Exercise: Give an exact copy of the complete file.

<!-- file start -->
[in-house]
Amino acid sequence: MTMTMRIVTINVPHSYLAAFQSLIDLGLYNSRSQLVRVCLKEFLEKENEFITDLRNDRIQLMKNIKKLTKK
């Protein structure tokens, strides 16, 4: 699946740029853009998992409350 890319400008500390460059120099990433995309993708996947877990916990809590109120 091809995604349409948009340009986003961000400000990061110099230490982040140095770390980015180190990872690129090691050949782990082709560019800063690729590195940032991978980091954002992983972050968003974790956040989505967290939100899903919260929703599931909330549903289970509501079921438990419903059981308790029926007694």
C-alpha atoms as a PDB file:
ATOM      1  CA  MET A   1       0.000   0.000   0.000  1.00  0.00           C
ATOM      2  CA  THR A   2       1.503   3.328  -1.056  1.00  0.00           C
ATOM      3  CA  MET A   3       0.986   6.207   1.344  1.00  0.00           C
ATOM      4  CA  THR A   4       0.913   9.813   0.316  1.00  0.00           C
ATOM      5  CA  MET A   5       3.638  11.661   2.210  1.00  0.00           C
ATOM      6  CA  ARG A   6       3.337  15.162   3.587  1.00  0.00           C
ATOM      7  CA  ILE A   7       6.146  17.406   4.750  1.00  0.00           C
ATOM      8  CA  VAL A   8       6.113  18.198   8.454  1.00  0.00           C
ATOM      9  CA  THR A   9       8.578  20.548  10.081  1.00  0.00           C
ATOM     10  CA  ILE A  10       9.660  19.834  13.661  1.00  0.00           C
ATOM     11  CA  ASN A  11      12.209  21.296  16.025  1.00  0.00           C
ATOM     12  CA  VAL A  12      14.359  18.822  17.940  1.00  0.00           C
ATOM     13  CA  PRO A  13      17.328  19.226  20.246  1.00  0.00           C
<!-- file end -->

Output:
[in-house]
Amino acid sequence: MTMTMRIVTINVPHSYLAAFQSLIDLGLYNSRSQLVRVCLKEFLEKENEFITDLRNDRIQLMKNIKKLTKK
């Protein structure tokens, strides 16, 4: 699946740029853009998992409350 890319400008500390460059120099990433995309993708996947877990916990809590109120 091809995604349409948009340009986003961000400000990061110099230490982040140095770390980015180190990872690129090691050949782990082709560019800063690729590195940032991978980091954002992983972050968003974790956040989505967290939100899903919260929703599931909330549903289970509501079921438990419903059981308790029926007694």
C-alpha atoms as a PDB file:
ATOM      1  CA  MET A   1       0.000   0.000   0.000  1.00  0.00           C
ATOM      2  CA  THR A   2       1.503   3.328  -1.056  1.00  0.00           C
ATOM      3  CA  MET A   3       0.986   6.207   1.344  1.00  0.00           C
ATOM      4  CA  THR A   4       0.913   9.813   0.316  1.00  0.00           C
ATOM      5  CA  MET A   5       3.638  11.661   2.210  1.00  0.00           C
ATOM      6  CA  ARG A   6       3.337  15.162   3.587  1.00  0.00           C
ATOM      7  CA  ILE A   7       6.146  17.406   4.750  1.00  0.00           C
ATOM      8  CA  VAL A   8       6.113  18.198   8.454  1.00  0.00           C
ATOM      9  CA  THR A   9       8.578  20.548  10.081  1.00  0.00           C
ATOM     10  CA  ILE A  10       9.660  19.834  13.661  1.00  0.00           C
ATOM     11  CA  ASN A  11      12.209  21.296  16.025  1.00  0.00           C
ATOM     12  CA  VAL A  12      14.359  18.822  17.940  1.00  0.00           C
ATOM     13  CA  PRO A  13      17.328  19.226  20.246  1.00  0.00           C